526 :     +--------------------------+
527 :    
528 :     Here, the file "bar-client.sml" gets included if SMLNJ_VERSION is
529 :     greater than 110 and new-foo.sml exports a structure Bar _or_ if
530 :     SMLNJ_VERSION <= 110 and old-foo.sml exports structure Bar. Otherwise
531 :     "no-bar-so-far.sml" gets included instead. In addition, the export of
532 :     structure Bar is guarded by its own existence. (Structure Bar could
533 :     also be defined by "no-bar-so-far.sml" in which case it would get
534 :     exported regardless of the outcome of the other "defined" test.)
535 :    
536 :     Some things to note:
537 :    
538 :     - For the purpose of the pre-processor, order among members is
539 :     significant. (For the purpose of dependency analysis, order continues
540 :     to be not significant).
541 :     - As a consequence, in some cases pre-processor dependencies and
542 :     compilation-dependencies may end up to be opposites of each other.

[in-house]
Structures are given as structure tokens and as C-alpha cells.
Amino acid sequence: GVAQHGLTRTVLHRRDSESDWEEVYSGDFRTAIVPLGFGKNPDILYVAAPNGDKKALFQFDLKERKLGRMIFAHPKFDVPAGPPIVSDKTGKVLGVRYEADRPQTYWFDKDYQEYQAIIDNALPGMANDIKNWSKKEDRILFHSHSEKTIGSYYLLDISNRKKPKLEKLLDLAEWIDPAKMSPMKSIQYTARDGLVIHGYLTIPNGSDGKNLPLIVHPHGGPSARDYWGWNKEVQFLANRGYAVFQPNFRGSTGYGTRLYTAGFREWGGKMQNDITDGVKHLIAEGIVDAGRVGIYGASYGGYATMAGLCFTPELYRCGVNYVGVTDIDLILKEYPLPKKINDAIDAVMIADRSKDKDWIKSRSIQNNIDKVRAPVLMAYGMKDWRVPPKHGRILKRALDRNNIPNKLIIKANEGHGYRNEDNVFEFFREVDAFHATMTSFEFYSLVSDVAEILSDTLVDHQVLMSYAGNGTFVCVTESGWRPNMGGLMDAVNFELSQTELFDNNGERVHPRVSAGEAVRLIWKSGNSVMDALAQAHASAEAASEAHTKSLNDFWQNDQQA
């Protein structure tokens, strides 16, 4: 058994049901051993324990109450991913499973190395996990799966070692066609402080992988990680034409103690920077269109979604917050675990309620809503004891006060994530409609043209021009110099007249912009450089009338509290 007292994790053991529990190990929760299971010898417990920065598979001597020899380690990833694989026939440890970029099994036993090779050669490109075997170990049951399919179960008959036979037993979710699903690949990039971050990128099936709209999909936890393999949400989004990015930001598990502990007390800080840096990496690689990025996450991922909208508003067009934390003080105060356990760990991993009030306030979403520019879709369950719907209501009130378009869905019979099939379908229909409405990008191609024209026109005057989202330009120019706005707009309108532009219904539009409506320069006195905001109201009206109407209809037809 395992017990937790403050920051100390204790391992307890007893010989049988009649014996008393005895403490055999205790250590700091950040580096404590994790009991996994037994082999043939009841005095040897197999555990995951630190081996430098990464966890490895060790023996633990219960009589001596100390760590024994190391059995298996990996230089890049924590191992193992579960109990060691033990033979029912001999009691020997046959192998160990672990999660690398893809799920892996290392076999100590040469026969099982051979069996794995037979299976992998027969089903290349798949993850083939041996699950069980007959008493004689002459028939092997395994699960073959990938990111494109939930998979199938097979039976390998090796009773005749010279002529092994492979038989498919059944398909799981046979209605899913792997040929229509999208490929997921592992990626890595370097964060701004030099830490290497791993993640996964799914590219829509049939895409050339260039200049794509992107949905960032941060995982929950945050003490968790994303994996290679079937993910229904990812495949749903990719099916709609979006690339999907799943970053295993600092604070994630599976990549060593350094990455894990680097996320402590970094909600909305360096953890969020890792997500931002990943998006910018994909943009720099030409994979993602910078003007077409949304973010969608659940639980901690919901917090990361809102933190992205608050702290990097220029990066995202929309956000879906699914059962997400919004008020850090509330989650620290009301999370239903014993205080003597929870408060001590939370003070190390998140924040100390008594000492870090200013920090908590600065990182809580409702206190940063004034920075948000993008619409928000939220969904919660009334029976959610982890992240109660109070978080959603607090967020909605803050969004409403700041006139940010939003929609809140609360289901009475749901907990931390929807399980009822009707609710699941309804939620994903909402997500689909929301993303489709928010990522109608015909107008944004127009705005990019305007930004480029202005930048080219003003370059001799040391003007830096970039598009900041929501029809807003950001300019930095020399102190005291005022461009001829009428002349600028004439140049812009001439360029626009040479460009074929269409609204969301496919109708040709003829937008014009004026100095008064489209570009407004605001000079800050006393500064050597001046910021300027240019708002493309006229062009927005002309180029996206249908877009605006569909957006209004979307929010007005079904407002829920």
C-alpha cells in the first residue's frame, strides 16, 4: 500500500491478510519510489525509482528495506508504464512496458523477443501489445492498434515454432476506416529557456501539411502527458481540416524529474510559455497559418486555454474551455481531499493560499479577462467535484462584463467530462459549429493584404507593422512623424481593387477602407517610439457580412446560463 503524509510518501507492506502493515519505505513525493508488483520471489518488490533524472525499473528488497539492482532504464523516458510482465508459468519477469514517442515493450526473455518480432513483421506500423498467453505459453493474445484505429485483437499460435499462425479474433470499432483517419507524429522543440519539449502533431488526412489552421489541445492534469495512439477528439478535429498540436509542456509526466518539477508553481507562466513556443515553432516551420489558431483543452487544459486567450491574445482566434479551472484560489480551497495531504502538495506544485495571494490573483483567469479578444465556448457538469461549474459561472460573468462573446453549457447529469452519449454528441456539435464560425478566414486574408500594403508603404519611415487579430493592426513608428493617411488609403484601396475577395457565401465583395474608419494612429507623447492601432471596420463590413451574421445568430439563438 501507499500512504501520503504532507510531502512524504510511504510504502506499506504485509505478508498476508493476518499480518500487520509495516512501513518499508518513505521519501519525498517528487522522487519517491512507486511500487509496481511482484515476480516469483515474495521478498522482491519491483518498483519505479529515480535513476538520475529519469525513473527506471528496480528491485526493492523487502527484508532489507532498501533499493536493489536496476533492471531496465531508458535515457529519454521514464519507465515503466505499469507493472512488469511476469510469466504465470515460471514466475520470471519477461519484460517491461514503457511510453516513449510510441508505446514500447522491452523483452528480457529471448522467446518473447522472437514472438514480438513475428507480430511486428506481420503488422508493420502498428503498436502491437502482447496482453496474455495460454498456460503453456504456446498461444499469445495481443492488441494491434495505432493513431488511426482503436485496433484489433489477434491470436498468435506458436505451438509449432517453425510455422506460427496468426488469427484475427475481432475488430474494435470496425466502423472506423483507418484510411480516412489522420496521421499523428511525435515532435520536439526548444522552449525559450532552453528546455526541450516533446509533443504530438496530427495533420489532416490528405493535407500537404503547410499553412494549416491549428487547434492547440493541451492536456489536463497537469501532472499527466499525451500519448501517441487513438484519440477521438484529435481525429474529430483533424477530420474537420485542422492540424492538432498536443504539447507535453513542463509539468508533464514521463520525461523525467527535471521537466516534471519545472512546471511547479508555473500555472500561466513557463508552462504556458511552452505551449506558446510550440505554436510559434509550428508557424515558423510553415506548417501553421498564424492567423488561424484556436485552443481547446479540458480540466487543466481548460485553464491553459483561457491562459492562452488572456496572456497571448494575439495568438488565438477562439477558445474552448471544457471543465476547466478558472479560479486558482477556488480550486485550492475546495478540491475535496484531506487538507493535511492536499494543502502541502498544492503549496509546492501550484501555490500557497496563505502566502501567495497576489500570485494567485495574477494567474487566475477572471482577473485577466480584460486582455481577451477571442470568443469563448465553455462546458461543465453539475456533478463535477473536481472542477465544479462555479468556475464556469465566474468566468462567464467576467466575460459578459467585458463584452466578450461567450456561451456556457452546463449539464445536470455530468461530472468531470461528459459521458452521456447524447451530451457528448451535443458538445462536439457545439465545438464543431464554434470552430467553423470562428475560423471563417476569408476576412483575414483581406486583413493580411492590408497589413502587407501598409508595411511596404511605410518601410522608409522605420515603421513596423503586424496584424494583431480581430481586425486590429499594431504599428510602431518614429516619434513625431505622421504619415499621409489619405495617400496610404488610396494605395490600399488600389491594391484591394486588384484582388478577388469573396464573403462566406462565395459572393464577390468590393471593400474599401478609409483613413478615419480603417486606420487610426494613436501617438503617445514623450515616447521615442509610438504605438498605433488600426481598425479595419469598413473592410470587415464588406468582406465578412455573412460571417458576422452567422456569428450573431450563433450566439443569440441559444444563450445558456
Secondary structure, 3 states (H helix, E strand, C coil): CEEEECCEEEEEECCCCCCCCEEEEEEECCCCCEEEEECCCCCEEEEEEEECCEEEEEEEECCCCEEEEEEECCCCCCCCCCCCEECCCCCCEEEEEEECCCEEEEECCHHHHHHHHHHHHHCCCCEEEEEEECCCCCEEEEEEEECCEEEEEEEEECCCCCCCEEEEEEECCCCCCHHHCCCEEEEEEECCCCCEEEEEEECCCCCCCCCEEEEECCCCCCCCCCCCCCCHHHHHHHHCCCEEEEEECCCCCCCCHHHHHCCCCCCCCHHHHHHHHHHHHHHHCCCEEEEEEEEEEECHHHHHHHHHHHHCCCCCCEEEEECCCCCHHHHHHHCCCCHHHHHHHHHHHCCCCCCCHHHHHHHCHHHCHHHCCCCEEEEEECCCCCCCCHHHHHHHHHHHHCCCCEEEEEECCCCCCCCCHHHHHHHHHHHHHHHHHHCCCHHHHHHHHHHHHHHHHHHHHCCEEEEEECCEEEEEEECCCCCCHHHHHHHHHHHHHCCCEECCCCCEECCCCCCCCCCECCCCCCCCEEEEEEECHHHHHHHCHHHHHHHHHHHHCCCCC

543 :     (This is not a problem; it may very well be a feature.)
544 :    
545 :     * The Basis Library is no longer built-in
546 :     -----------------------------------------
547 :    
548 :     The SML'97 basis is no longer built-in. If you want to use it, you
549 :     must specify "basis.cm" as a member of your group/library.
550 :    
551 :     * No more aliases
552 :     -----------------
553 :    
554 :     The "alias" feature is no longer with us. At first I thought I could
555 :     keep it, but it turns out that it causes some fairly fundamental
556 :     problems with the autoloader. However, I don't think that this is a
557 :     big loss because path anchors make up for most of it. Moreover,
558 :     stable libraries can now easily be moved to convenient locations
559 :     without having to move large source trees at the same time. (See my
560 :     new build/install.sh script for examples of that.)
561 :    
562 :     * Don't use relative or absolute pathnames to refer to libraries
563 :     ----------------------------------------------------------------
564 :    
565 :     Don't use relative or absolute pathnames to refer to libraries. If
566 :     you do it anyway, you'll get an appropriate warning at the time when
567 :     you do CMB.deliver(). If you use relative or absolute pathnames to
568 :     refer to library B from library A, you will be committed to keeping B
569 :     in the same relative (to A) or absolute location. This, clearly,
570 :     would be undesirable.